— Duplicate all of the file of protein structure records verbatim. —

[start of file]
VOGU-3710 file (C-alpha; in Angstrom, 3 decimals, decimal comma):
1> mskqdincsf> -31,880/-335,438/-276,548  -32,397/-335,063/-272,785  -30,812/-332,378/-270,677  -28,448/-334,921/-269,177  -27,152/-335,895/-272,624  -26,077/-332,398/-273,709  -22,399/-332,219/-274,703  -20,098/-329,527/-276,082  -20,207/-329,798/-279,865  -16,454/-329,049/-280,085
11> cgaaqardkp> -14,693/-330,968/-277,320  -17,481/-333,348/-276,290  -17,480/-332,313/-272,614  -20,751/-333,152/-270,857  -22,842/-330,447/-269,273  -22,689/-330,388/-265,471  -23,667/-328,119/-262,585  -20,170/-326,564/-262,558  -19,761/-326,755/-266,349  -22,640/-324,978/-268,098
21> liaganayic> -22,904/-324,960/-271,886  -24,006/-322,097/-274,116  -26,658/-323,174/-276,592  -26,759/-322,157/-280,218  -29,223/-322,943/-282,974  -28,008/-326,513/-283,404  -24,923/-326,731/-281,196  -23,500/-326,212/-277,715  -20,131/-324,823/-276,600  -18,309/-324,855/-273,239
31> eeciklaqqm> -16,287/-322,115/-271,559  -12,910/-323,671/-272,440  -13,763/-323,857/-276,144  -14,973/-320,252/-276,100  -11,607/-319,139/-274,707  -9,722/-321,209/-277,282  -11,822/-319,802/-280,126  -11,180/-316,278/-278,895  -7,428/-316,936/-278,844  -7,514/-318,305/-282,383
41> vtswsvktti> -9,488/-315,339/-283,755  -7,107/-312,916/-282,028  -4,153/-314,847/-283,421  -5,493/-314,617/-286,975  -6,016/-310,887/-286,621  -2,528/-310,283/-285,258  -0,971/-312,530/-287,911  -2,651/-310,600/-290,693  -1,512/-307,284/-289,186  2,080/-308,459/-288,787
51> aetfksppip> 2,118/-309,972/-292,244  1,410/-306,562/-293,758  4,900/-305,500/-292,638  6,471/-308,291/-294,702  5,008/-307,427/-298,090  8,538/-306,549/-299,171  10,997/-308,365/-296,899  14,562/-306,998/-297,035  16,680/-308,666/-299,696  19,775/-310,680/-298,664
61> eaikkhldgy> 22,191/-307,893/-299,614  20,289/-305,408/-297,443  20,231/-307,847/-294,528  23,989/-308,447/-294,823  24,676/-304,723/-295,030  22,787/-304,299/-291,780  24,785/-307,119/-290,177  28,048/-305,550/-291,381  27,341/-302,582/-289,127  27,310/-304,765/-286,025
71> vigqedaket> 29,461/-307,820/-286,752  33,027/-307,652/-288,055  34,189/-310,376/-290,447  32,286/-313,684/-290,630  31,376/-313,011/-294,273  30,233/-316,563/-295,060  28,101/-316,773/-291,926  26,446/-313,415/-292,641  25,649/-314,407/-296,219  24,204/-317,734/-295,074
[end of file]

VOGU-3710 file (C-alpha; in Angstrom, 3 decimals, decimal comma):
1> mskqdincsf> -31,880/-335,438/-276,548  -32,397/-335,063/-272,785  -30,812/-332,378/-270,677  -28,448/-334,921/-269,177  -27,152/-335,895/-272,624  -26,077/-332,398/-273,709  -22,399/-332,219/-274,703  -20,098/-329,527/-276,082  -20,207/-329,798/-279,865  -16,454/-329,049/-280,085
11> cgaaqardkp> -14,693/-330,968/-277,320  -17,481/-333,348/-276,290  -17,480/-332,313/-272,614  -20,751/-333,152/-270,857  -22,842/-330,447/-269,273  -22,689/-330,388/-265,471  -23,667/-328,119/-262,585  -20,170/-326,564/-262,558  -19,761/-326,755/-266,349  -22,640/-324,978/-268,098
21> liaganayic> -22,904/-324,960/-271,886  -24,006/-322,097/-274,116  -26,658/-323,174/-276,592  -26,759/-322,157/-280,218  -29,223/-322,943/-282,974  -28,008/-326,513/-283,404  -24,923/-326,731/-281,196  -23,500/-326,212/-277,715  -20,131/-324,823/-276,600  -18,309/-324,855/-273,239
31> eeciklaqqm> -16,287/-322,115/-271,559  -12,910/-323,671/-272,440  -13,763/-323,857/-276,144  -14,973/-320,252/-276,100  -11,607/-319,139/-274,707  -9,722/-321,209/-277,282  -11,822/-319,802/-280,126  -11,180/-316,278/-278,895  -7,428/-316,936/-278,844  -7,514/-318,305/-282,383
41> vtswsvktti> -9,488/-315,339/-283,755  -7,107/-312,916/-282,028  -4,153/-314,847/-283,421  -5,493/-314,617/-286,975  -6,016/-310,887/-286,621  -2,528/-310,283/-285,258  -0,971/-312,530/-287,911  -2,651/-310,600/-290,693  -1,512/-307,284/-289,186  2,080/-308,459/-288,787
51> aetfksppip> 2,118/-309,972/-292,244  1,410/-306,562/-293,758  4,900/-305,500/-292,638  6,471/-308,291/-294,702  5,008/-307,427/-298,090  8,538/-306,549/-299,171  10,997/-308,365/-296,899  14,562/-306,998/-297,035  16,680/-308,666/-299,696  19,775/-310,680/-298,664
61> eaikkhldgy> 22,191/-307,893/-299,614  20,289/-305,408/-297,443  20,231/-307,847/-294,528  23,989/-308,447/-294,823  24,676/-304,723/-295,030  22,787/-304,299/-291,780  24,785/-307,119/-290,177  28,048/-305,550/-291,381  27,341/-302,582/-289,127  27,310/-304,765/-286,025
71> vigqedaket> 29,461/-307,820/-286,752  33,027/-307,652/-288,055  34,189/-310,376/-290,447  32,286/-313,684/-290,630  31,376/-313,011/-294,273  30,233/-316,563/-295,060  28,101/-316,773/-291,926  26,446/-313,415/-292,641  25,649/-314,407/-296,219  24,204/-317,734/-295,074